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California poppy

Eschscholzia californica

California poppy, a native wildflower, adds an easygoing dose of color hot, dry sites. Beautiful, satiny flowers in sunset colors wave above ferny, blue-green foliage. They like poor soils, especially sandy soils. If soil is too rich and moist, they won't bloom well. California poppies are a cool-season annual, which means they offer great color early in the growing season but fade once the heat of summer hits.

Plant them from seed in the fall or very early spring. They like moist conditions at first, but they are drought-tolerant once established. They dislike transplanting. When the plants start to brown and fade, pull them up. However, California poppies will reseed easily; for more plants next year, allow some flowers to ripen to seed on the plant and scatter when you tear up those plants. Replant in fall if you like, especially in warmer-climate areas.

Light:

Sun

Type:

Height:

Under 6 inches

Width:

To 1 foot wide

Flower Color:

Foliage Color:

Seasonal Features:


how to grow California poppy


more varieties for California poppy
'Summer Sorbet' California poppy

'Summer Sorbet' California poppy

Eschscholzia 'Summer Sorbet' grows to 10 inches tall and offers ruffled, rose-pink blooms.

'Sunset' California poppy

'Sunset' California poppy

Eschscholzia 'Sunset Mixed Colors' bears a variety of warm shades on 1-foot-tall plants.

'Thai Silk Lemon Blush' California poppy

'Thai Silk Lemon Blush' California poppy

Eschscholzia 'Thai Silk Lemon Blush' grows to 10 inches tall and offers creamy-yellow blooms.


plant California poppy with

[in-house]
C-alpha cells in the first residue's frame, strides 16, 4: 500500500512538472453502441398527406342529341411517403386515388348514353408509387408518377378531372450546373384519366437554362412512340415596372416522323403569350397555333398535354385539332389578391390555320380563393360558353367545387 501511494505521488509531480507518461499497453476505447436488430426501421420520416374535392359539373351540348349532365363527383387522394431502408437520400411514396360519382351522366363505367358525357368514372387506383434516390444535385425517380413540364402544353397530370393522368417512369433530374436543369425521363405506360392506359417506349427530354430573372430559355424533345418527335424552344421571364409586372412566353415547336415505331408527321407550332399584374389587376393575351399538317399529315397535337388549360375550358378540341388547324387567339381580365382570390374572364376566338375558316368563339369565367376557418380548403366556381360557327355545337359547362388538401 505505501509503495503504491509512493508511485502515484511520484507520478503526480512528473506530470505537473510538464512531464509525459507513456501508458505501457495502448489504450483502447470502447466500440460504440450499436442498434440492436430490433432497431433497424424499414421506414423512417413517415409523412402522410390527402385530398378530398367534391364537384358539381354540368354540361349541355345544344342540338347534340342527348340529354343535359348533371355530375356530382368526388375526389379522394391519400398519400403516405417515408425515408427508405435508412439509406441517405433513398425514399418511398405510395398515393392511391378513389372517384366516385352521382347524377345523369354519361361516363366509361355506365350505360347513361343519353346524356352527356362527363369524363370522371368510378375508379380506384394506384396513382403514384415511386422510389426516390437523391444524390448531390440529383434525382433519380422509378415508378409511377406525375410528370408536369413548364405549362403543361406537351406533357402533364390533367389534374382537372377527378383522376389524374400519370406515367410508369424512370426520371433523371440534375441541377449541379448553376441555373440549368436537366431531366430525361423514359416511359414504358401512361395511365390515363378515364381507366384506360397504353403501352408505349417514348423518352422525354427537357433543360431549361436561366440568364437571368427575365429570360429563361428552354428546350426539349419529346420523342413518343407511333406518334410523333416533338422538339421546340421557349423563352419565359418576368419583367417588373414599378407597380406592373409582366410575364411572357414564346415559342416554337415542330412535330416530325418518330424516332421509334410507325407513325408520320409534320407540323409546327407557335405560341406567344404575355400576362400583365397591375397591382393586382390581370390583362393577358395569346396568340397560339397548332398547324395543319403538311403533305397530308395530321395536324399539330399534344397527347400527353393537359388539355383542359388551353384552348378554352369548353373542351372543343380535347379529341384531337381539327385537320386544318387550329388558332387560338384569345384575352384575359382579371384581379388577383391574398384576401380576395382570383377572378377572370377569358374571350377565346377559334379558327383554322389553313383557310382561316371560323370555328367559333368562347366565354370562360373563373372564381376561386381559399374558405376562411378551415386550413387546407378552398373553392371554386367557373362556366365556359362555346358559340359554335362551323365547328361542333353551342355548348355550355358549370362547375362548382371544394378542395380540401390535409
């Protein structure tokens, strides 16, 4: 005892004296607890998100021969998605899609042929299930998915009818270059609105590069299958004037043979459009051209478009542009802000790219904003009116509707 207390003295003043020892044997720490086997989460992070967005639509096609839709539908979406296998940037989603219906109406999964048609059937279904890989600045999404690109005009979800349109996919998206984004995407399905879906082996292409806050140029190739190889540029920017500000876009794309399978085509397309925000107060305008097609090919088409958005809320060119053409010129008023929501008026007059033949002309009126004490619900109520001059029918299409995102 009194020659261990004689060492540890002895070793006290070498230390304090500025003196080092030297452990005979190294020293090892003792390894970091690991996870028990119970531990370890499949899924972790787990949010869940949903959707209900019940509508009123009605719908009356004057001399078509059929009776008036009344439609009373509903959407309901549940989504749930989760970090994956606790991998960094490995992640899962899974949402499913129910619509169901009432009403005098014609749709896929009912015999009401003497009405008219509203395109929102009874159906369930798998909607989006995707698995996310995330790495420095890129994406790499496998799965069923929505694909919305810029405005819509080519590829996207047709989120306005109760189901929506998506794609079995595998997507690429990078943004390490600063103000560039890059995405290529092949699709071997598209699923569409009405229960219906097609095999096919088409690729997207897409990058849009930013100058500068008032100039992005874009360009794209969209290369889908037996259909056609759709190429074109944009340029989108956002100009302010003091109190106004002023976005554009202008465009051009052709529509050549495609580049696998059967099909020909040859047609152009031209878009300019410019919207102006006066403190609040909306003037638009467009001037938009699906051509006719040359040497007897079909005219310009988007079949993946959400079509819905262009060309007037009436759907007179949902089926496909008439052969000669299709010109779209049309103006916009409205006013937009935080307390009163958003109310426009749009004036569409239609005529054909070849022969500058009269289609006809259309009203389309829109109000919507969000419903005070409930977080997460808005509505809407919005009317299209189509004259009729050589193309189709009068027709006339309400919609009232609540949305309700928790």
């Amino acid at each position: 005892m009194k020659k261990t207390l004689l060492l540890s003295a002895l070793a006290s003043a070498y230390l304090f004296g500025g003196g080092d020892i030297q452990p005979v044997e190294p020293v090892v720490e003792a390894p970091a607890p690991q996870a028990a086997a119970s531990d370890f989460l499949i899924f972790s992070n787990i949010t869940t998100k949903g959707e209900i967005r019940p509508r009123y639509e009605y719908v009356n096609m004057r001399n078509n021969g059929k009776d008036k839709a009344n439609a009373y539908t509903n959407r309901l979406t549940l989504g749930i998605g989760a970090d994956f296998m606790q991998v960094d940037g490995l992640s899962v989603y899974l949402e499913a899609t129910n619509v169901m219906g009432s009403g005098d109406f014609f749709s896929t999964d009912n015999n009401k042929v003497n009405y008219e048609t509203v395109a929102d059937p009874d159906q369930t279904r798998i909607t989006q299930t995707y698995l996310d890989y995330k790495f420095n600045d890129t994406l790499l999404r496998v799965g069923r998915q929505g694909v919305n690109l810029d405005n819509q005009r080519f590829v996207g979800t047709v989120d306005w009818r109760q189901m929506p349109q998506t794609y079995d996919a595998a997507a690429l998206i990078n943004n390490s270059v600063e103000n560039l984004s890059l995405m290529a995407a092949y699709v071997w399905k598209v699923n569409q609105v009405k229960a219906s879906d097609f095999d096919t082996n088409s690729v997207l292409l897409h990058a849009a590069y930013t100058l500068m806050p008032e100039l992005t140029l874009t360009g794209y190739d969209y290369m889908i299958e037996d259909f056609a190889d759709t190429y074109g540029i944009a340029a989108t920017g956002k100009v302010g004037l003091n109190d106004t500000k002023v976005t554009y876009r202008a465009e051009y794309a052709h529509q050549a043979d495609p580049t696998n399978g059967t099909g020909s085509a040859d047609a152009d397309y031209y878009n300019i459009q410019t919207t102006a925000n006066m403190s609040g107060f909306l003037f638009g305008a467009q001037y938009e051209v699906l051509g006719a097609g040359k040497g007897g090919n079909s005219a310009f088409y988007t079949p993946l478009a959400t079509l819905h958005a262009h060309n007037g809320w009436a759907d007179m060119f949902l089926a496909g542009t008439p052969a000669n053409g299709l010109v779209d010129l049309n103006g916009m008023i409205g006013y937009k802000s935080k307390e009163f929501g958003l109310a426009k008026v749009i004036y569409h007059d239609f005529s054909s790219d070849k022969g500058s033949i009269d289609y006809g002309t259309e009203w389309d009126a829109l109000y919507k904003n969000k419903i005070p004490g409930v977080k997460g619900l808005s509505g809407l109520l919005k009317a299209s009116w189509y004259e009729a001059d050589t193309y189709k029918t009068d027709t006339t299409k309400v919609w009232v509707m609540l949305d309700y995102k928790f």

Globe amaranth

Globe amaranth is an all-time flower-gardening favorite. It seems to have it all -- it thrives in hot conditions, it blooms nearly nonstop, the interesting pom-pom flowers are great for cutting and drying, and it attracts butterflies. Plant globe amaranth and then step back to watch it thrive and add continual beauty until frost. It's great in beds, borders, and containers.Plant established seedlings outdoors in spring after all danger of frost has passed. It tolerates a variety of soils and moisture levels. It isn't fussy about fertilizer, but be careful not to overfertilize.

Lisianthus

Lisianthus flowers make people ooh and ahh. Some varieties of this annual look like a blue rose. It's such an elegant flower you'd never guess it's native to American prairies. And lisianthus is one of the best cut flowers -- it will last in the vase for 2 to 3 weeks.Lisianthus can be challenging to grow. They're extremely tricky to grow from seed, so start with established seedlings. Plant them in rich, well-drained soil in full sun after all danger of frost has passed. Keep moist but do not overwater. Taller varieties of lisianthus often need staking to keep their long stems from breaking, but newer dwarf varieties are more carefree.

Zinnia

Want fast color for just pennies? Plant zinnias! A packet of seeds will fill an area with gorgeous flowers in an amazing array of shapes and colors -- even green! And it will happen in just weeks. There are dwarf types of zinnias, tall types, quill-leaf cactus types, spider types, multicolor, special seed blends for cutting, special blends for attracting butterflies, and more.Zinnias are so highly attractive to butterflies that you can count on having these fluttering guests dining in your garden every afternoon. But to attract the most, plant lots of tall, red or hot pink zinnias in a large patch. 'Big Red' is especially nice for this, and the flowers are outstanding, excellent for cutting. Zinnias grow quickly from seed sown right in the ground and do best in full sun with dry to well-drained soil.

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